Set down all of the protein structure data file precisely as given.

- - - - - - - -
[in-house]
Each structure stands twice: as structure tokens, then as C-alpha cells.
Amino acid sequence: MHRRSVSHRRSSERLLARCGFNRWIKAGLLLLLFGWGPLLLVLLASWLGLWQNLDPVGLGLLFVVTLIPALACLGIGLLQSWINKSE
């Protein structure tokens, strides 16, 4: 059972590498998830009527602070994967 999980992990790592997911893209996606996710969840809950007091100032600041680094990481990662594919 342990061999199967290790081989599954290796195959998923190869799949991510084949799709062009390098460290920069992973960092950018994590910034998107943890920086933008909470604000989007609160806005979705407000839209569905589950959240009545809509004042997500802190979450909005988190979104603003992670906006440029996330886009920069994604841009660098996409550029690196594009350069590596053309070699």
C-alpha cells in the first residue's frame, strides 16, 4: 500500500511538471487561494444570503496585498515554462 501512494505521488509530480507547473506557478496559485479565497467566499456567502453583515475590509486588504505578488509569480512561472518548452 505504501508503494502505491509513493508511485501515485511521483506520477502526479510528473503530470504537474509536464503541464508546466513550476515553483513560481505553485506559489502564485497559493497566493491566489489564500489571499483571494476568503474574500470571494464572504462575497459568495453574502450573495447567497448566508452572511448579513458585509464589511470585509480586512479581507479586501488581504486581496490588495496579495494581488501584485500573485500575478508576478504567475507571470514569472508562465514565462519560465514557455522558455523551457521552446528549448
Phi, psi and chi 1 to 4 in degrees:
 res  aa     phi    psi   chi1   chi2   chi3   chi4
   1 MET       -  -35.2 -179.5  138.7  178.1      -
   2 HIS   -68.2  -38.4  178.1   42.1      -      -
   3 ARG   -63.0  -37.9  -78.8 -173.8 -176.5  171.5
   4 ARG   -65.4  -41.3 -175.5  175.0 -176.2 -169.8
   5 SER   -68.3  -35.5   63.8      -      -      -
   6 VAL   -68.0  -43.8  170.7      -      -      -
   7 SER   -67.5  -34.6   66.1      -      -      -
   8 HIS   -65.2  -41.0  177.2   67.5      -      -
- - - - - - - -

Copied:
[in-house]
Each structure stands twice: as structure tokens, then as C-alpha cells.
Amino acid sequence: MHRRSVSHRRSSERLLARCGFNRWIKAGLLLLLFGWGPLLLVLLASWLGLWQNLDPVGLGLLFVVTLIPALACLGIGLLQSWINKSE
């Protein structure tokens, strides 16, 4: 059972590498998830009527602070994967 999980992990790592997911893209996606996710969840809950007091100032600041680094990481990662594919 342990061999199967290790081989599954290796195959998923190869799949991510084949799709062009390098460290920069992973960092950018994590910034998107943890920086933008909470604000989007609160806005979705407000839209569905589950959240009545809509004042997500802190979450909005988190979104603003992670906006440029996330886009920069994604841009660098996409550029690196594009350069590596053309070699």
C-alpha cells in the first residue's frame, strides 16, 4: 500500500511538471487561494444570503496585498515554462 501512494505521488509530480507547473506557478496559485479565497467566499456567502453583515475590509486588504505578488509569480512561472518548452 505504501508503494502505491509513493508511485501515485511521483506520477502526479510528473503530470504537474509536464503541464508546466513550476515553483513560481505553485506559489502564485497559493497566493491566489489564500489571499483571494476568503474574500470571494464572504462575497459568495453574502450573495447567497448566508452572511448579513458585509464589511470585509480586512479581507479586501488581504486581496490588495496579495494581488501584485500573485500575478508576478504567475507571470514569472508562465514565462519560465514557455522558455523551457521552446528549448
Phi, psi and chi 1 to 4 in degrees:
 res  aa     phi    psi   chi1   chi2   chi3   chi4
   1 MET       -  -35.2 -179.5  138.7  178.1      -
   2 HIS   -68.2  -38.4  178.1   42.1      -      -
   3 ARG   -63.0  -37.9  -78.8 -173.8 -176.5  171.5
   4 ARG   -65.4  -41.3 -175.5  175.0 -176.2 -169.8
   5 SER   -68.3  -35.5   63.8      -      -      -
   6 VAL   -68.0  -43.8  170.7      -      -      -
   7 SER   -67.5  -34.6   66.1      -      -      -
   8 HIS   -65.2  -41.0  177.2   67.5      -      -